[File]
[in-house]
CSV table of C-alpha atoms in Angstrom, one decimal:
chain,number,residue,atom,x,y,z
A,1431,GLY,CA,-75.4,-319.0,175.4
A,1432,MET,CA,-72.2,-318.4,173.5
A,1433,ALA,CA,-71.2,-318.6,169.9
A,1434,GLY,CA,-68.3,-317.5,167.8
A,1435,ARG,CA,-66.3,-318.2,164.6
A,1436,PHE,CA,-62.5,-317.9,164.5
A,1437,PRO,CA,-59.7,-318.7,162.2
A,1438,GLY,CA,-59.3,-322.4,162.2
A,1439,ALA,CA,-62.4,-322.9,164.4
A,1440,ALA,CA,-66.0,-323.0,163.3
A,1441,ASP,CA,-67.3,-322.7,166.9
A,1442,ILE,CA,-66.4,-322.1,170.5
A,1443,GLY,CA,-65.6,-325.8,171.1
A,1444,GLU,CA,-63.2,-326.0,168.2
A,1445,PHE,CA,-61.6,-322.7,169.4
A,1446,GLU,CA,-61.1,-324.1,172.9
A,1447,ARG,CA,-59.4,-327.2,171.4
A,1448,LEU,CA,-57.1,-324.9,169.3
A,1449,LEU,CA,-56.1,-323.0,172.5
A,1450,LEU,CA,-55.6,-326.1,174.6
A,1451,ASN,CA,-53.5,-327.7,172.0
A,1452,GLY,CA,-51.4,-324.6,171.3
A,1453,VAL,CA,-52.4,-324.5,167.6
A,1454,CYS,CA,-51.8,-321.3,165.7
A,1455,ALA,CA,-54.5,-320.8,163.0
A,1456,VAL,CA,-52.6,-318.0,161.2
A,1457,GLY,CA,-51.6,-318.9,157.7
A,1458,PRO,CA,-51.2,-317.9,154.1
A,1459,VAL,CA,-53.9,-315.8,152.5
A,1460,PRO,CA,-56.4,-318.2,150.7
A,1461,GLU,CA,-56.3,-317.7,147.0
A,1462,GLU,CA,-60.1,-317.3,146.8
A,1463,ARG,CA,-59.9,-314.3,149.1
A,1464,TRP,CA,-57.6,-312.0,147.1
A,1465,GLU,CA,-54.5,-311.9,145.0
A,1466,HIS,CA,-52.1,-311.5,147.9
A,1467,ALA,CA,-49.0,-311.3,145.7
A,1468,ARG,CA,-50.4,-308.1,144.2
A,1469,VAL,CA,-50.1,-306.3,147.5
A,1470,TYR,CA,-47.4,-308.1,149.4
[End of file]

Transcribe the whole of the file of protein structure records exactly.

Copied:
[in-house]
CSV table of C-alpha atoms in Angstrom, one decimal:
chain,number,residue,atom,x,y,z
A,1431,GLY,CA,-75.4,-319.0,175.4
A,1432,MET,CA,-72.2,-318.4,173.5
A,1433,ALA,CA,-71.2,-318.6,169.9
A,1434,GLY,CA,-68.3,-317.5,167.8
A,1435,ARG,CA,-66.3,-318.2,164.6
A,1436,PHE,CA,-62.5,-317.9,164.5
A,1437,PRO,CA,-59.7,-318.7,162.2
A,1438,GLY,CA,-59.3,-322.4,162.2
A,1439,ALA,CA,-62.4,-322.9,164.4
A,1440,ALA,CA,-66.0,-323.0,163.3
A,1441,ASP,CA,-67.3,-322.7,166.9
A,1442,ILE,CA,-66.4,-322.1,170.5
A,1443,GLY,CA,-65.6,-325.8,171.1
A,1444,GLU,CA,-63.2,-326.0,168.2
A,1445,PHE,CA,-61.6,-322.7,169.4
A,1446,GLU,CA,-61.1,-324.1,172.9
A,1447,ARG,CA,-59.4,-327.2,171.4
A,1448,LEU,CA,-57.1,-324.9,169.3
A,1449,LEU,CA,-56.1,-323.0,172.5
A,1450,LEU,CA,-55.6,-326.1,174.6
A,1451,ASN,CA,-53.5,-327.7,172.0
A,1452,GLY,CA,-51.4,-324.6,171.3
A,1453,VAL,CA,-52.4,-324.5,167.6
A,1454,CYS,CA,-51.8,-321.3,165.7
A,1455,ALA,CA,-54.5,-320.8,163.0
A,1456,VAL,CA,-52.6,-318.0,161.2
A,1457,GLY,CA,-51.6,-318.9,157.7
A,1458,PRO,CA,-51.2,-317.9,154.1
A,1459,VAL,CA,-53.9,-315.8,152.5
A,1460,PRO,CA,-56.4,-318.2,150.7
A,1461,GLU,CA,-56.3,-317.7,147.0
A,1462,GLU,CA,-60.1,-317.3,146.8
A,1463,ARG,CA,-59.9,-314.3,149.1
A,1464,TRP,CA,-57.6,-312.0,147.1
A,1465,GLU,CA,-54.5,-311.9,145.0
A,1466,HIS,CA,-52.1,-311.5,147.9
A,1467,ALA,CA,-49.0,-311.3,145.7
A,1468,ARG,CA,-50.4,-308.1,144.2
A,1469,VAL,CA,-50.1,-306.3,147.5
A,1470,TYR,CA,-47.4,-308.1,149.4